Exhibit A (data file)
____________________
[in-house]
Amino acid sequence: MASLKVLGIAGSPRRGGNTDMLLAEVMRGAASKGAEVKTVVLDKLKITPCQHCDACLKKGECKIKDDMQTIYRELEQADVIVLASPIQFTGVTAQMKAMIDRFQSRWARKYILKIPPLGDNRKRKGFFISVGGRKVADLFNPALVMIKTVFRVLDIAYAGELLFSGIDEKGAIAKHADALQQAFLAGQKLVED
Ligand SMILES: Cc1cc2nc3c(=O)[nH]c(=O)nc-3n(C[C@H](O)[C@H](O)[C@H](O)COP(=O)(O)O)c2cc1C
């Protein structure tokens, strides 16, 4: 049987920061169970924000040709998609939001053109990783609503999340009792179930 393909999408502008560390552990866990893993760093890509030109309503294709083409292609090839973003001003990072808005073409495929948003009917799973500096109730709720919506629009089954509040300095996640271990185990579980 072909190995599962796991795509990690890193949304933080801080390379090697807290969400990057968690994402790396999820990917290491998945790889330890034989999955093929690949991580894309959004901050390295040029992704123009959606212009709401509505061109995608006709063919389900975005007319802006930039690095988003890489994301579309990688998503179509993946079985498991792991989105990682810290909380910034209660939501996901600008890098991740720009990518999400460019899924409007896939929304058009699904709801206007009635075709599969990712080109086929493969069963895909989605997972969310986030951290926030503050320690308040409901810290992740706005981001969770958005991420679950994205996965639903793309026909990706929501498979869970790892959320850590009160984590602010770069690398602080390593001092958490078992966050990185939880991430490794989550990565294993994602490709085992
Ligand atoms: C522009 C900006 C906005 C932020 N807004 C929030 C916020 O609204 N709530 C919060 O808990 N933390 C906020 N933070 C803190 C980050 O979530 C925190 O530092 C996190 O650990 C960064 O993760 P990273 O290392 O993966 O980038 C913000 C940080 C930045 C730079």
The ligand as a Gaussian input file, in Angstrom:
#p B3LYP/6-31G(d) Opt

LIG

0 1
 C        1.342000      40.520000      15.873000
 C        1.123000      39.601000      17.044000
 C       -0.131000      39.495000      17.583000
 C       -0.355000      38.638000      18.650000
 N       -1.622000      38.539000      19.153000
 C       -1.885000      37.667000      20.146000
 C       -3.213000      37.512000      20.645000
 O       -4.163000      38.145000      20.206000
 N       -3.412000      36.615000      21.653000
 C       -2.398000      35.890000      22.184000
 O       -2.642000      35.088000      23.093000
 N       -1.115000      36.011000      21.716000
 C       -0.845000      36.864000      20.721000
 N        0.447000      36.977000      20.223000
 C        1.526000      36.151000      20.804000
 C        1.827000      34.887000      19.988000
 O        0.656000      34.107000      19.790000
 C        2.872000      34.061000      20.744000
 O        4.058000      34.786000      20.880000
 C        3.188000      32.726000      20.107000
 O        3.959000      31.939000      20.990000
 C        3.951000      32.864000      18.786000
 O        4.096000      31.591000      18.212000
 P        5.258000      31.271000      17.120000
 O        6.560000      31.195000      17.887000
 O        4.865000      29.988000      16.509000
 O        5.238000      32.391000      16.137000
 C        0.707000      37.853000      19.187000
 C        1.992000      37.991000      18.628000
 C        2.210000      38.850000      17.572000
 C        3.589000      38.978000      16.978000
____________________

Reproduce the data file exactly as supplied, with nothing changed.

[in-house]
Amino acid sequence: MASLKVLGIAGSPRRGGNTDMLLAEVMRGAASKGAEVKTVVLDKLKITPCQHCDACLKKGECKIKDDMQTIYRELEQADVIVLASPIQFTGVTAQMKAMIDRFQSRWARKYILKIPPLGDNRKRKGFFISVGGRKVADLFNPALVMIKTVFRVLDIAYAGELLFSGIDEKGAIAKHADALQQAFLAGQKLVED
Ligand SMILES: Cc1cc2nc3c(=O)[nH]c(=O)nc-3n(C[C@H](O)[C@H](O)[C@H](O)COP(=O)(O)O)c2cc1C
């Protein structure tokens, strides 16, 4: 049987920061169970924000040709998609939001053109990783609503999340009792179930 393909999408502008560390552990866990893993760093890509030109309503294709083409292609090839973003001003990072808005073409495929948003009917799973500096109730709720919506629009089954509040300095996640271990185990579980 072909190995599962796991795509990690890193949304933080801080390379090697807290969400990057968690994402790396999820990917290491998945790889330890034989999955093929690949991580894309959004901050390295040029992704123009959606212009709401509505061109995608006709063919389900975005007319802006930039690095988003890489994301579309990688998503179509993946079985498991792991989105990682810290909380910034209660939501996901600008890098991740720009990518999400460019899924409007896939929304058009699904709801206007009635075709599969990712080109086929493969069963895909989605997972969310986030951290926030503050320690308040409901810290992740706005981001969770958005991420679950994205996965639903793309026909990706929501498979869970790892959320850590009160984590602010770069690398602080390593001092958490078992966050990185939880991430490794989550990565294993994602490709085992
Ligand atoms: C522009 C900006 C906005 C932020 N807004 C929030 C916020 O609204 N709530 C919060 O808990 N933390 C906020 N933070 C803190 C980050 O979530 C925190 O530092 C996190 O650990 C960064 O993760 P990273 O290392 O993966 O980038 C913000 C940080 C930045 C730079």
The ligand as a Gaussian input file, in Angstrom:
#p B3LYP/6-31G(d) Opt

LIG

0 1
 C        1.342000      40.520000      15.873000
 C        1.123000      39.601000      17.044000
 C       -0.131000      39.495000      17.583000
 C       -0.355000      38.638000      18.650000
 N       -1.622000      38.539000      19.153000
 C       -1.885000      37.667000      20.146000
 C       -3.213000      37.512000      20.645000
 O       -4.163000      38.145000      20.206000
 N       -3.412000      36.615000      21.653000
 C       -2.398000      35.890000      22.184000
 O       -2.642000      35.088000      23.093000
 N       -1.115000      36.011000      21.716000
 C       -0.845000      36.864000      20.721000
 N        0.447000      36.977000      20.223000
 C        1.526000      36.151000      20.804000
 C        1.827000      34.887000      19.988000
 O        0.656000      34.107000      19.790000
 C        2.872000      34.061000      20.744000
 O        4.058000      34.786000      20.880000
 C        3.188000      32.726000      20.107000
 O        3.959000      31.939000      20.990000
 C        3.951000      32.864000      18.786000
 O        4.096000      31.591000      18.212000
 P        5.258000      31.271000      17.120000
 O        6.560000      31.195000      17.887000
 O        4.865000      29.988000      16.509000
 O        5.238000      32.391000      16.137000
 C        0.707000      37.853000      19.187000
 C        1.992000      37.991000      18.628000
 C        2.210000      38.850000      17.572000
 C        3.589000      38.978000      16.978000